Ontario Liberals looking at potential contract extensions for teachers
Teacher contracts currently expire Aug. 2017, with bargaining for next deals slated for this spring
Ontario's Liberal government is looking at extending teachers' contracts, which could ensure there would be no contentious education bargaining in the lead-up to the 2018 election.
Premier Kathleen Wynne said the issue arose as part of discussions with education-sector unions over a court ruling earlier this year that said the government violated their collective bargaining rights.
Legislation in 2012, known as Bill 115, imposed contracts on teachers that froze some of their wages and limited their ability to strike, so five unions took the government to court. The judge sided with them, but left the question of a remedy up to the government and unions to decide.
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In the course of those talks and while looking at possible changes to the School Board Collective Bargaining Act, the government raised the idea of contract extensions.
Teacher and education-worker contracts currently expire Aug. 31, 2017 and bargaining for the next deals had been likely to start in the spring, about a year before the next provincial election is expected.
When Education Minister Mitzie Hunter was asked if contract extensions are an option for each of the unions, she said she didn't know.
"That information I don't have," she said. "It's part of an ongoing discussion that we're having in context of those discussions with respect to remedy."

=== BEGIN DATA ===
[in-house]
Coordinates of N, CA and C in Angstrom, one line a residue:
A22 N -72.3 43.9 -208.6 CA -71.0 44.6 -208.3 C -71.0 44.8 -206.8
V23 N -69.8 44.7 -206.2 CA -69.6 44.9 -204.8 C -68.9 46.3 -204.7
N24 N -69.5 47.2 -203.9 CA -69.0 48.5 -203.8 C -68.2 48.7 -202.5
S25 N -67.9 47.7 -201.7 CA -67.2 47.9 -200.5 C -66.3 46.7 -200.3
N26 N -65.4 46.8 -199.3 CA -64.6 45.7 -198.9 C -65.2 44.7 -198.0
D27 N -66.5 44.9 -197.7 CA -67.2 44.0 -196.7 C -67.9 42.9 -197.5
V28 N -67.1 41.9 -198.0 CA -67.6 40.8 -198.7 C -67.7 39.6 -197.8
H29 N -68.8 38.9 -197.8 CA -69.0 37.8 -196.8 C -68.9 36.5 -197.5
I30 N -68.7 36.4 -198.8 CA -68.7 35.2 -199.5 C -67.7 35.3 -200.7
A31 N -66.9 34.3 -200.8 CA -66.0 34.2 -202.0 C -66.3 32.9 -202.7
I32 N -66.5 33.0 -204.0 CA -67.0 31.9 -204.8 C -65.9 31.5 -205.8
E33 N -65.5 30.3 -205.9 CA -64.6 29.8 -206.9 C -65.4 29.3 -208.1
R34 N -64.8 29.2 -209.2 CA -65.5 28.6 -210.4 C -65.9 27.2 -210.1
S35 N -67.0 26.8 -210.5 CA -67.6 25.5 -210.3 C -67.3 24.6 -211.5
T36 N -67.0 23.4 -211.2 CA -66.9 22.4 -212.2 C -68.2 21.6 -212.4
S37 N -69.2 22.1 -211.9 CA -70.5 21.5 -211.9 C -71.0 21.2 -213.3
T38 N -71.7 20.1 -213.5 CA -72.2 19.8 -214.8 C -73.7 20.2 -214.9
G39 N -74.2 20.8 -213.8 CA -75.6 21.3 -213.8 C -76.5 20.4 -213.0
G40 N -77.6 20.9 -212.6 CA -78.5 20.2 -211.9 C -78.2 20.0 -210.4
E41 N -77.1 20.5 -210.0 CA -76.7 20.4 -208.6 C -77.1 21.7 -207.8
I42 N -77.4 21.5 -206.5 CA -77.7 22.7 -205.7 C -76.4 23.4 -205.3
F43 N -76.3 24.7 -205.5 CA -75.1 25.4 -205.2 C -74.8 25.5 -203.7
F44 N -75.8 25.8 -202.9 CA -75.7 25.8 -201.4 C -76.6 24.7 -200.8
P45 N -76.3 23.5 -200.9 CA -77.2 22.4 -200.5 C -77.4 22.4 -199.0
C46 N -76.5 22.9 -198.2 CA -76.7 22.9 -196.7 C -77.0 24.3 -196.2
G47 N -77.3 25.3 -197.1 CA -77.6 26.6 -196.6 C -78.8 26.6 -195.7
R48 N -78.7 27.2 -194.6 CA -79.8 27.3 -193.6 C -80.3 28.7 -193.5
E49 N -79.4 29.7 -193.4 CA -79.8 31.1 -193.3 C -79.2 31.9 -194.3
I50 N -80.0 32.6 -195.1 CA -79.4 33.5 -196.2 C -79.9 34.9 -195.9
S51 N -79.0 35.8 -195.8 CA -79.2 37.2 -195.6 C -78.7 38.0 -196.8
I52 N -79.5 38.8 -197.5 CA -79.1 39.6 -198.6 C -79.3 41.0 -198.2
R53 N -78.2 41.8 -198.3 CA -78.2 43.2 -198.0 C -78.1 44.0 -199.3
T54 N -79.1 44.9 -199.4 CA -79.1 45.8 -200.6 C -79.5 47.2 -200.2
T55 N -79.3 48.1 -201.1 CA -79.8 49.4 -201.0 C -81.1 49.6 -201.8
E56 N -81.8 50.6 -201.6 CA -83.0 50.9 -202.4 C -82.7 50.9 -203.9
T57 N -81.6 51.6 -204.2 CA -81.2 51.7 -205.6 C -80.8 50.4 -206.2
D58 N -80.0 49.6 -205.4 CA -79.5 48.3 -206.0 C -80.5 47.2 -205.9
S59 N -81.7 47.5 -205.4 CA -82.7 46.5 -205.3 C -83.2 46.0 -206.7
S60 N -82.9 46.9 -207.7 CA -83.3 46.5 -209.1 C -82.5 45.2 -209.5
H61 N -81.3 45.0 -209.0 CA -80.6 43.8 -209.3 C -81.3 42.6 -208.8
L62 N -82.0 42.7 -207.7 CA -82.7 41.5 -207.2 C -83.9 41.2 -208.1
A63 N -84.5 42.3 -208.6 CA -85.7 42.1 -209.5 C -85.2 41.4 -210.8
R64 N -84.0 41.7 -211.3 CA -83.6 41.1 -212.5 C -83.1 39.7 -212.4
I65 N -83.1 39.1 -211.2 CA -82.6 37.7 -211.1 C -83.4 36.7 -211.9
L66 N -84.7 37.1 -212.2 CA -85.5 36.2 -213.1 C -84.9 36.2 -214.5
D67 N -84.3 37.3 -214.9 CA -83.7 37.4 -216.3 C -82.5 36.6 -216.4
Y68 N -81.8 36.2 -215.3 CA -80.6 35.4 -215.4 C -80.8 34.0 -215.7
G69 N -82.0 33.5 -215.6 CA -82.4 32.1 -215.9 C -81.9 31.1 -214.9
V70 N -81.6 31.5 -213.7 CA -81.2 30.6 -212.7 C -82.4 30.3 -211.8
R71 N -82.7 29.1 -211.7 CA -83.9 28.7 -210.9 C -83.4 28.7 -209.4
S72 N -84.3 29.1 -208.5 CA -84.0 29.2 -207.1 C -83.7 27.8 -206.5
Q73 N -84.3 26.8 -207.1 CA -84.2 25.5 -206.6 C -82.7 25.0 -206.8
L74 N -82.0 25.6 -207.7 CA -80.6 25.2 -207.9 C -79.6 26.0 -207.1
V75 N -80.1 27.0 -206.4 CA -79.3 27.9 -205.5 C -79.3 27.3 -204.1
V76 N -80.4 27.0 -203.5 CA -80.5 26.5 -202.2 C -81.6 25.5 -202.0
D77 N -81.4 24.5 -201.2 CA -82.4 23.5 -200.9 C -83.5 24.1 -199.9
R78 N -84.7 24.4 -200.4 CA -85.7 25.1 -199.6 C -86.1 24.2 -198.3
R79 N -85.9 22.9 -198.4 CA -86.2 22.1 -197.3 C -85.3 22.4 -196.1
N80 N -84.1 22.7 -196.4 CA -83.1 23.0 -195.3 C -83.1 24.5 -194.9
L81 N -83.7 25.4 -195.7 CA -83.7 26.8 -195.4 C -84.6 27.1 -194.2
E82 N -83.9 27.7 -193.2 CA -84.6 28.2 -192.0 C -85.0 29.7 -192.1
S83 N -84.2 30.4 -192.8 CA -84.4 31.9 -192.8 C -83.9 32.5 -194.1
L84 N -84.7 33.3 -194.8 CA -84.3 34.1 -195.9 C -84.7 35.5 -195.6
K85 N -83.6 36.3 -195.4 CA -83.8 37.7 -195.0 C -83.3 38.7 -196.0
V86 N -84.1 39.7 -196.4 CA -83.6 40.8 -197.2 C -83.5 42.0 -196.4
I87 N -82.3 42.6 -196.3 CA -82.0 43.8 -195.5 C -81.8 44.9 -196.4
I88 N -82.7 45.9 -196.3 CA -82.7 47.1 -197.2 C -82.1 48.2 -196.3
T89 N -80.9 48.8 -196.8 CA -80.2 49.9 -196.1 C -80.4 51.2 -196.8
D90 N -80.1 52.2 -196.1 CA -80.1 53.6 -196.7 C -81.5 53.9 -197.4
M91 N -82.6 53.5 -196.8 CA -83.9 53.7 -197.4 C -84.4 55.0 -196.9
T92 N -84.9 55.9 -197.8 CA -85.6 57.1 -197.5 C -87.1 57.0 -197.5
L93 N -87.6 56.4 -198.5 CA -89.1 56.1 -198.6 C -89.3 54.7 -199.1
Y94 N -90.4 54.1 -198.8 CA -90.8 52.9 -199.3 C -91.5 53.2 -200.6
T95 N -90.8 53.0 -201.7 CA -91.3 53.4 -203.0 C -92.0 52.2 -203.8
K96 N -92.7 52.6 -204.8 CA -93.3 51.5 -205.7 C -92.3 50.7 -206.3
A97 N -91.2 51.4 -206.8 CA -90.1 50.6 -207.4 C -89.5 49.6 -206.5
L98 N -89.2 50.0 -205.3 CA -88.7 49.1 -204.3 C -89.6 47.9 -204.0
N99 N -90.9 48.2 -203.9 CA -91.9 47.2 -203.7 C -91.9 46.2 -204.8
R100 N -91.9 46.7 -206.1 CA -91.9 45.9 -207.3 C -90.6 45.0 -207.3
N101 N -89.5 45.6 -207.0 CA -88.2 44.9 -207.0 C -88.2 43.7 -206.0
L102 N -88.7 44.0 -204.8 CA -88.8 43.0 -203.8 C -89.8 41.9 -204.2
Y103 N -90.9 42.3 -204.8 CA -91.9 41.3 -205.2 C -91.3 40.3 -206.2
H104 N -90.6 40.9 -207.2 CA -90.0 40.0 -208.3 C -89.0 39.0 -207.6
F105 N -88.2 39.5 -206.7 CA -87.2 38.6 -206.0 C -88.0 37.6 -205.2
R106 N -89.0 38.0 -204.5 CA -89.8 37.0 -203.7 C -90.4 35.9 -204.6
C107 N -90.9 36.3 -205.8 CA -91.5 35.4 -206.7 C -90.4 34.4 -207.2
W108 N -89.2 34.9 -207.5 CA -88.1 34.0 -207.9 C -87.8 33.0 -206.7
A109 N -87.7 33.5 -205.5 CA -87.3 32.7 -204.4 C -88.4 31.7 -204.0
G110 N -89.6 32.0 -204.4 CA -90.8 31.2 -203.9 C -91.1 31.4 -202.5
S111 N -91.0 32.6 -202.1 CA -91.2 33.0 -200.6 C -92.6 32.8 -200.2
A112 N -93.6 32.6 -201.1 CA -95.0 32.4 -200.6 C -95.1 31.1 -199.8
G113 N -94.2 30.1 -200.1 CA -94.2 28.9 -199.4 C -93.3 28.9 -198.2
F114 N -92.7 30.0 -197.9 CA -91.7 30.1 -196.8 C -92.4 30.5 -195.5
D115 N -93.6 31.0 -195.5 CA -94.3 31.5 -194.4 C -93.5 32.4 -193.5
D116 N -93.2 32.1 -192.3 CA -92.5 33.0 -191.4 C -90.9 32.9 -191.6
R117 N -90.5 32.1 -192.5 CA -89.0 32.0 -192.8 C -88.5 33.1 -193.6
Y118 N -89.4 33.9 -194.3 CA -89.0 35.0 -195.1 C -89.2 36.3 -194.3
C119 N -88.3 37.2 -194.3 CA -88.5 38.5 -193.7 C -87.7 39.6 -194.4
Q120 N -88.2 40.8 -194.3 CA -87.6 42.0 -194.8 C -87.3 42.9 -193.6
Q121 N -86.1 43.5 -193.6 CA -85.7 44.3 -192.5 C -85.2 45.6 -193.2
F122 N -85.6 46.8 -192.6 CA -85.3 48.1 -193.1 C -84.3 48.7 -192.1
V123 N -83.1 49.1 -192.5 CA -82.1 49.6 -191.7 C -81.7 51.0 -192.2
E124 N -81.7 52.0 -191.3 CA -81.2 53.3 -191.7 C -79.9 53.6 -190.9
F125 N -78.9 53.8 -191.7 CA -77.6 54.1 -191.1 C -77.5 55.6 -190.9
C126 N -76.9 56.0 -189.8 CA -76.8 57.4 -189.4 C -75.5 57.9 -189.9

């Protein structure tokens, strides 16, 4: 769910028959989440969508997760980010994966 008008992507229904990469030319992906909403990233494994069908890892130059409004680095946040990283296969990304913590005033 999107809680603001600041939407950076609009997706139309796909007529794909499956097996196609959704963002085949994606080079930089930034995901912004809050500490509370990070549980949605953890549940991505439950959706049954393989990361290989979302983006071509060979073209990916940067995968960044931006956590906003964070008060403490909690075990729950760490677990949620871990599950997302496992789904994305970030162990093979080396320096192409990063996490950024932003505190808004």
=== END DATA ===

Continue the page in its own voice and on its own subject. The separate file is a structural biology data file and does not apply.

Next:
Ontario Secondary School Teachers' Federation president Paul Elliott said the government broached the subject with his union, but it's very preliminary right now.
"We went to our leaders and we've been given a green light to enter into those discussions," he said.
Elliott said the government hadn't yet proposed a length for contract extensions.
"If nothing comes of it then we're back to giving our usual notice to bargain in April," he said.
The Elementary Teachers' Federation of Ontario would not comment on any discussions.
The last set of teacher and education worker contracts expired in 2014 and what followed was an unusually long round of talks due to the new legislation. It was the first time unions were to reach central deals with the government, then local deals with each school board across the province.
The length of bargaining led to controversy for the Liberal government, after it was revealed that three unions were promised $2.5 million to cover their negotiation costs.
That was in addition to more than $1 million the government gave unions in previous rounds of bargaining because preparations for the new legislation also made them lengthier. And it was in addition to $4.6 million the government gave to school boards. It is also in addition to more than $1 million the government spent on its own negotiation costs.
Central deals were reached in August 2015 with OSSTF, and the Ontario English Catholic Teachers' Association, the following month with the French teachers' union and with ETFO in November.
But more than a year after those first two major central deals were inked, a small number of the 470 local deals are still outstanding. Elliott has said it is leading to a state of "perpetual bargaining."